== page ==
Toolboxplaybook-back-btn Playbookplaybook-back-btn Chapter 6

CHAPTER 6

Billing Structure: Determine Your Pricing

Flat rate or hourly pricing? Making that decision wisely helps to ensure you’re charging rates that match the value of the service, and making sure there’s a profit from every job.

SECTION 3 OF 6

What Does Flat Rate Mean?

Flat-rate pricing means your company charges the customer a set price for a specific job, regardless of how many hours it takes to complete the project. A single, fixed price includes the direct costs for parts and labor, and the indirect costs of overhead expenses.

When explaining this flat-rate meaning to customers, instruct your techs to describe it as the direct cost your company charges for providing a service, plus a small added markup based on a certain percentage or a set amount to cover company costs.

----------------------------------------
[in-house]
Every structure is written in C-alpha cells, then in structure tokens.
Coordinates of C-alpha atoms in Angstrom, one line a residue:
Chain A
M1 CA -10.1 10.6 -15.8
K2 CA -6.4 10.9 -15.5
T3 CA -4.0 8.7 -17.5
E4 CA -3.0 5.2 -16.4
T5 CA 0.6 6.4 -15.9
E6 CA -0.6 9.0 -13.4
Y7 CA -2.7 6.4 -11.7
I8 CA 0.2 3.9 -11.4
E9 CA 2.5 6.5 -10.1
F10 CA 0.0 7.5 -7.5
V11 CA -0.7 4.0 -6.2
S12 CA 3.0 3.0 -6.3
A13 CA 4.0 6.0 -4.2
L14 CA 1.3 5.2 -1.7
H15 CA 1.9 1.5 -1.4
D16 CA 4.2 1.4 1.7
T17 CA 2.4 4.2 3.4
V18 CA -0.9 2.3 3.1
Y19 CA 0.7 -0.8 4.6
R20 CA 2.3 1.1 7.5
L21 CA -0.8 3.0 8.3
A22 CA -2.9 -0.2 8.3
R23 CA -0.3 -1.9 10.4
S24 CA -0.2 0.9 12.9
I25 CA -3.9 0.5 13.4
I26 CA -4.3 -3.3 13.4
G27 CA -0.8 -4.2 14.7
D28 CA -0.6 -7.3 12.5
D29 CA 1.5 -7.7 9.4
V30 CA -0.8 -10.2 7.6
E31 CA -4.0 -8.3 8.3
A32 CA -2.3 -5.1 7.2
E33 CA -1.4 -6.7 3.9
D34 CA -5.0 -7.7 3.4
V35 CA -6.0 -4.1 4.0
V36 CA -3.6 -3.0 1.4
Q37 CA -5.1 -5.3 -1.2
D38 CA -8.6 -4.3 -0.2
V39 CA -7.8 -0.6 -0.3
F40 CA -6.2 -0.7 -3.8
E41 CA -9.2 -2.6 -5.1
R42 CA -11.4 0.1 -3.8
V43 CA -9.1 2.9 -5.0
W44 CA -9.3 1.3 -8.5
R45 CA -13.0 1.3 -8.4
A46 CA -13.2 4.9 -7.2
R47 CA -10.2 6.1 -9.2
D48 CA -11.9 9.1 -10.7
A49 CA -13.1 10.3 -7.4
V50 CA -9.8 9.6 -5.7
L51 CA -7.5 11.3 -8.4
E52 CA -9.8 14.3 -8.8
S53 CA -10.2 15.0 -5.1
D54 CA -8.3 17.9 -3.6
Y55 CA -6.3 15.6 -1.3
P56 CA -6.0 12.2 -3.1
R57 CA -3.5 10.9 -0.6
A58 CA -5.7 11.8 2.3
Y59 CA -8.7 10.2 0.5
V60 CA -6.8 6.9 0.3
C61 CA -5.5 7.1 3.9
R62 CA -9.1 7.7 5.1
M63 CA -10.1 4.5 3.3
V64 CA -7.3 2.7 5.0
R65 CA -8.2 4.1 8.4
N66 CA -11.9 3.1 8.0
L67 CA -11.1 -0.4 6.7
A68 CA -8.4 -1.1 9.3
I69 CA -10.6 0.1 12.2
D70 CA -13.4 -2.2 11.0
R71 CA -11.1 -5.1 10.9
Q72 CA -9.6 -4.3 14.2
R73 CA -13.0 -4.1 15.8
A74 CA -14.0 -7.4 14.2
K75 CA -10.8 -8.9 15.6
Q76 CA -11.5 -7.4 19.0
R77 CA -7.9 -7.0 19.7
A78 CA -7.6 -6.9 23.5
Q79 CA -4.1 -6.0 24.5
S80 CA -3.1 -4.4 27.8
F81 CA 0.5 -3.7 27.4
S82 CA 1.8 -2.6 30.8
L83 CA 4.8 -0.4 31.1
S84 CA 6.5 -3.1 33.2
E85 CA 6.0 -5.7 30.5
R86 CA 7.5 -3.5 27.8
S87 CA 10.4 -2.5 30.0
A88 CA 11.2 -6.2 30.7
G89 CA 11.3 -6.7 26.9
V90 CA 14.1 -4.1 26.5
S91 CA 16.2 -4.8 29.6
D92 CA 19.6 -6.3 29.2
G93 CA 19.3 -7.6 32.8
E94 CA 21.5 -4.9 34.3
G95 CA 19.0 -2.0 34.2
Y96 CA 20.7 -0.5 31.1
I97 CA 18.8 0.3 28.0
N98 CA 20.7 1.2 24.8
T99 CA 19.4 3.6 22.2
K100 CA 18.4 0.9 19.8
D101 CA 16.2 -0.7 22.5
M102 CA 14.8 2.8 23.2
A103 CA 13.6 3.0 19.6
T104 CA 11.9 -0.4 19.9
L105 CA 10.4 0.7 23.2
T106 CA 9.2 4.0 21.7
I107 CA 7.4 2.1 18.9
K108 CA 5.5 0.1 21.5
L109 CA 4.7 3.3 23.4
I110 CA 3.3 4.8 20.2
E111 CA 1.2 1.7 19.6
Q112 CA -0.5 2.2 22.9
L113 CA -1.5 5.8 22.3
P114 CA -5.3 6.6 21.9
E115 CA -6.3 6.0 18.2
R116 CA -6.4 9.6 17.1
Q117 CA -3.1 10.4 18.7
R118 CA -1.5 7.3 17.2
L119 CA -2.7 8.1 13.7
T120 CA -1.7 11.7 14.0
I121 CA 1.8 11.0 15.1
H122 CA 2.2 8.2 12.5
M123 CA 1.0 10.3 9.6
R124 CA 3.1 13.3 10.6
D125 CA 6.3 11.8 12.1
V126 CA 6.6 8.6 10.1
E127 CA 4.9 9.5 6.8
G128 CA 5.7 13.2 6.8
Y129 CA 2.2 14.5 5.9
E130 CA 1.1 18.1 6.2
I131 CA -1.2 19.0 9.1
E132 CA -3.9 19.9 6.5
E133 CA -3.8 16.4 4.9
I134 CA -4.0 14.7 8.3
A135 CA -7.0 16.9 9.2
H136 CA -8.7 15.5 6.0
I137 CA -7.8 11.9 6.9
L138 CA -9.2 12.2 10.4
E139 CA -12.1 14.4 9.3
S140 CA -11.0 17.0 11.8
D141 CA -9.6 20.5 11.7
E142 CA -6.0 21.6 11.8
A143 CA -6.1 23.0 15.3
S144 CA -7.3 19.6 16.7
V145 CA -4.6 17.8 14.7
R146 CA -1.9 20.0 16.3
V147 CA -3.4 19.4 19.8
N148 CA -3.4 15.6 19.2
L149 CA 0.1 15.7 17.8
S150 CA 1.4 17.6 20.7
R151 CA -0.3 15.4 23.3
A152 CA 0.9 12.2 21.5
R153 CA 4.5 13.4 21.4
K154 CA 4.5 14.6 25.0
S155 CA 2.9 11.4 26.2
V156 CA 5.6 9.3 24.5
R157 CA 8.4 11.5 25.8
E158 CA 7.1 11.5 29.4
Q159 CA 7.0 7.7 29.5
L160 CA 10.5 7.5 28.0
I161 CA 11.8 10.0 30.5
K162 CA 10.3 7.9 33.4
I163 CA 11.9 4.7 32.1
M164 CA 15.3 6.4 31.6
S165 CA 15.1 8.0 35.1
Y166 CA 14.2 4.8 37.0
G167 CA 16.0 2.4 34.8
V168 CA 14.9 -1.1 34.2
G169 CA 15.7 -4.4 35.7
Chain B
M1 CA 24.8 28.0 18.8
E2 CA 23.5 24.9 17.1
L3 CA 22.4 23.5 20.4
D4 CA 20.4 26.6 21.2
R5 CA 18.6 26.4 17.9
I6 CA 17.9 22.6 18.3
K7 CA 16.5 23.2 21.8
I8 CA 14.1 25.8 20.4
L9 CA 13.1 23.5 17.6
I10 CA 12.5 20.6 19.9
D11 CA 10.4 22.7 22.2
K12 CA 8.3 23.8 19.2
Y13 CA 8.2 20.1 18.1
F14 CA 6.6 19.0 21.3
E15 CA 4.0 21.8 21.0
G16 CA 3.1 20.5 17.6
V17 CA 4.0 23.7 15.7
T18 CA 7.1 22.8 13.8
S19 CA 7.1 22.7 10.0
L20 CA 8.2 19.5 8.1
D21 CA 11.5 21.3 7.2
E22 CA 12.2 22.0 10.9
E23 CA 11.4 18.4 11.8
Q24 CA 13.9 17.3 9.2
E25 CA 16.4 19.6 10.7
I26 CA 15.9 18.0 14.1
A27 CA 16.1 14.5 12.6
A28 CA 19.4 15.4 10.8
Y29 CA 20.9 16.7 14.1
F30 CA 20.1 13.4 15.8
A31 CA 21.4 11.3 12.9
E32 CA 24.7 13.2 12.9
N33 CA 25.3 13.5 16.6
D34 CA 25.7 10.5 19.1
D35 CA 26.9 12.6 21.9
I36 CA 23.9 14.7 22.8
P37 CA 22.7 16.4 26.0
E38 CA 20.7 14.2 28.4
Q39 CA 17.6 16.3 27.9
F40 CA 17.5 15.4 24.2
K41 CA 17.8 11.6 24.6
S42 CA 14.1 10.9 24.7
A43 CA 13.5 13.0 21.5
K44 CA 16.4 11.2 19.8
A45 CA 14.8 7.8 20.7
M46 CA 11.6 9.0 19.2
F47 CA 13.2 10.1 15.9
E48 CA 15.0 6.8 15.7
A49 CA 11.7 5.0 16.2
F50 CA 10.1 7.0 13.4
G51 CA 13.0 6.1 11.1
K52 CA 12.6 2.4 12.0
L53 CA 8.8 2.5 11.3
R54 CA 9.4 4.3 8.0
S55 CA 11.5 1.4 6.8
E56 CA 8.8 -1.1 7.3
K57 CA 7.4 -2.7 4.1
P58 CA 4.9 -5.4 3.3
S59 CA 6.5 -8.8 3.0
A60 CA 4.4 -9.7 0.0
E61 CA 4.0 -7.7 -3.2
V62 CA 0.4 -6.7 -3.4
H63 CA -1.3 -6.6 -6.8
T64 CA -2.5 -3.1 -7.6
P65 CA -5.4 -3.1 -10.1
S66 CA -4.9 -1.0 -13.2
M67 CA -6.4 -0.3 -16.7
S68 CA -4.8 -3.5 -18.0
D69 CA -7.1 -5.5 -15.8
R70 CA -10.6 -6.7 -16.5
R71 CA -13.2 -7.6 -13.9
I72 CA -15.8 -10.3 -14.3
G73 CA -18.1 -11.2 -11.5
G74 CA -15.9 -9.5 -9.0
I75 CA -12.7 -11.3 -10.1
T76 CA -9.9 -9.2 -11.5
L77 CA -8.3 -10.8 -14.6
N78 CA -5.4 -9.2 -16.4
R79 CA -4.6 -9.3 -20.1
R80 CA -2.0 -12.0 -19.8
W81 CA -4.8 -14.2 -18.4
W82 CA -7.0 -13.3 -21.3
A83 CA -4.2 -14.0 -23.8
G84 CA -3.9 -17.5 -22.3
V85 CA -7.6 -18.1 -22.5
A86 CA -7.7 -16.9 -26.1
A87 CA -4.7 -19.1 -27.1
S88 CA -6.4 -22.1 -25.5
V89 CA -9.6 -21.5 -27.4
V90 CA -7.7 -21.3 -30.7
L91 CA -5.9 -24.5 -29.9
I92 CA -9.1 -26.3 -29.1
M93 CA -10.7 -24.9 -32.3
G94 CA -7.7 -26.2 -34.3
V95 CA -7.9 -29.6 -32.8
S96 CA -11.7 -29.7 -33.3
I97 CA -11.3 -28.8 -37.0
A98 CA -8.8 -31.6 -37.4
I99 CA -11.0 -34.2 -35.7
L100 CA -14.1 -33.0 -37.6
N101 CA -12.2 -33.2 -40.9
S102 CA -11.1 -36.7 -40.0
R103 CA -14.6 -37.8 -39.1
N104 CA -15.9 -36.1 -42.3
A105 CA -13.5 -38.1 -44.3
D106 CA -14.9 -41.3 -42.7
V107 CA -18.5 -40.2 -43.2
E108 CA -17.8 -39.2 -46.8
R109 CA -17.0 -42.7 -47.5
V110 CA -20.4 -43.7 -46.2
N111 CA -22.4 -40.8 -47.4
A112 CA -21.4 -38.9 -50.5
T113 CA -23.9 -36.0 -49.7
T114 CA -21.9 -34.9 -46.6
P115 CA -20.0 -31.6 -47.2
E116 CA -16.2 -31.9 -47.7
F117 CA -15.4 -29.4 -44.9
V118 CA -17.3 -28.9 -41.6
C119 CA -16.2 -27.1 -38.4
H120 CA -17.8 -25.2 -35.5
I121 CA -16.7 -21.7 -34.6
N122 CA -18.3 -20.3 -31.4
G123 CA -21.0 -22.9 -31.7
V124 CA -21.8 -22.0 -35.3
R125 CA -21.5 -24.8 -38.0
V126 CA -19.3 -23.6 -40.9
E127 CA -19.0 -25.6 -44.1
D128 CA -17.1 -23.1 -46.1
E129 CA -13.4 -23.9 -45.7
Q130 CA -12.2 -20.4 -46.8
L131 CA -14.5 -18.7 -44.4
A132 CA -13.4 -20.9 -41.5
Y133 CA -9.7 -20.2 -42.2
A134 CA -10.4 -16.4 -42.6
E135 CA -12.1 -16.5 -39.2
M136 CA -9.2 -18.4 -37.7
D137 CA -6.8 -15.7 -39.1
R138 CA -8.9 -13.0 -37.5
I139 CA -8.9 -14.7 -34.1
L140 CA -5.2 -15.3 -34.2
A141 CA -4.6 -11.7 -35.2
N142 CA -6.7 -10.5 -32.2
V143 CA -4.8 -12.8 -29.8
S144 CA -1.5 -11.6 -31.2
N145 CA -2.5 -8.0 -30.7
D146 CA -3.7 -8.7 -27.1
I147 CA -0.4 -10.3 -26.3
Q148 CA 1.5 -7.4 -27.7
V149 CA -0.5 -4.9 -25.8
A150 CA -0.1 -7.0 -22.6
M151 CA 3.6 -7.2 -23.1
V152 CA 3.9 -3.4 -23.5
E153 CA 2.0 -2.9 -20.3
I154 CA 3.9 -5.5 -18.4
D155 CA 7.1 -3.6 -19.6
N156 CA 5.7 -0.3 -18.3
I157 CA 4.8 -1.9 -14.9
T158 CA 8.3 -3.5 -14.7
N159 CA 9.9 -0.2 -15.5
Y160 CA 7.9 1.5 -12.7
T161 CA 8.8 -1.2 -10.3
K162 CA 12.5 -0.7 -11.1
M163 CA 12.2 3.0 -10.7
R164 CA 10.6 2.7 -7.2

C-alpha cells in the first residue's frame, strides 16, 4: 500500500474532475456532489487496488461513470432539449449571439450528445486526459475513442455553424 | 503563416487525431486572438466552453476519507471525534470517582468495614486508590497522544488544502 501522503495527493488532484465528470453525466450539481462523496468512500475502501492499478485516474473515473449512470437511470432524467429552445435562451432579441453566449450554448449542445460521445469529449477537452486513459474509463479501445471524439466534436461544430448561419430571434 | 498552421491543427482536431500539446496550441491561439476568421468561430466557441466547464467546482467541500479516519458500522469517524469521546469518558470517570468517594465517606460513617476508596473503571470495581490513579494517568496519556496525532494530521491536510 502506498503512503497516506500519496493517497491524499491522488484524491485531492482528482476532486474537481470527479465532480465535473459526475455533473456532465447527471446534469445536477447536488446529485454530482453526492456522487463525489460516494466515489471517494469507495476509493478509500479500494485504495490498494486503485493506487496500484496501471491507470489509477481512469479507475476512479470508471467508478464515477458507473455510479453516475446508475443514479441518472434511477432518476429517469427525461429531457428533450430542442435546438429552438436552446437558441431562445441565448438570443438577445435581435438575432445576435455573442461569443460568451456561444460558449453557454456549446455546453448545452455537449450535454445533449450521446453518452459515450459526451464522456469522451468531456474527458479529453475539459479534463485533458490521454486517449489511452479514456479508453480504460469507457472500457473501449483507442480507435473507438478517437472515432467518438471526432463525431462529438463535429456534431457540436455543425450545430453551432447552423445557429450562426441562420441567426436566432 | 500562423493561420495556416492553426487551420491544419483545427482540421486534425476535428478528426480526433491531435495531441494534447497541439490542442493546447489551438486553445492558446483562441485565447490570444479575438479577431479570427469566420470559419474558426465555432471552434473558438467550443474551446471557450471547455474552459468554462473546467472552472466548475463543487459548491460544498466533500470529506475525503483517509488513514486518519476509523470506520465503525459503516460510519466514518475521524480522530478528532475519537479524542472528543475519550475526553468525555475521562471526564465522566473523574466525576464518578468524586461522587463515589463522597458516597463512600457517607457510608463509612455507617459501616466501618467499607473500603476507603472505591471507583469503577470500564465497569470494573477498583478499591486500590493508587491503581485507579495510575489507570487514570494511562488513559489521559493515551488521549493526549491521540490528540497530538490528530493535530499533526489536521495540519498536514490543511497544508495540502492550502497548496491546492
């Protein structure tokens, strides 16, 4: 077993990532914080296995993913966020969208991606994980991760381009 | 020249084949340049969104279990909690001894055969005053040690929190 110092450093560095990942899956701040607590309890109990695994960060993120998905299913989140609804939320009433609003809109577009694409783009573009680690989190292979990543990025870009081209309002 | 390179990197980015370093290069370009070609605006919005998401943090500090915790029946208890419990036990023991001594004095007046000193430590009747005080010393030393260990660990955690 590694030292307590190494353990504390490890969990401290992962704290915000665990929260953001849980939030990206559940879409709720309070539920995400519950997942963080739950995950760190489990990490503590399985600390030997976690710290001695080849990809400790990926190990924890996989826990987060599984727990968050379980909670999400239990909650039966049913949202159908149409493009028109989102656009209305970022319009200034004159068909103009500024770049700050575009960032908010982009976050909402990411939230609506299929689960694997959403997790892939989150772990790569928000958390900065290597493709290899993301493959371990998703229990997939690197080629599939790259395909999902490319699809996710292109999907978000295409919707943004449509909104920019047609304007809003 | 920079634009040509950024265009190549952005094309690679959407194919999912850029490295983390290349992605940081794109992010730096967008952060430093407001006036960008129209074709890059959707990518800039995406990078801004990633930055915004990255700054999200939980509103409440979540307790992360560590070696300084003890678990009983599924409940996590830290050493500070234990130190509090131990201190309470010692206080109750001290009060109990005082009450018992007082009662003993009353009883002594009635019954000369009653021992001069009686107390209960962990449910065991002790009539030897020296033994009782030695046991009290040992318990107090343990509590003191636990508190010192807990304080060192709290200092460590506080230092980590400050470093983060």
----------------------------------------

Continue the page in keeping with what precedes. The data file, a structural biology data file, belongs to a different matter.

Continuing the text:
For instance, a flat-rate plumbing fee of $250 to fix a leaky faucet might include the parts needed for repair, estimated time on the job, and a small percentage fee for overhead expenses, such as fuel, truck maintenance, insurance, etc.

In comparison, hourly pricing or a time and material contract means your company charges the customer for parts and materials, plus a set hourly rate for the amount of time spent on the job.

Go to Section 4: Pros and Cons of Flat Rate vs. Hourly Pricing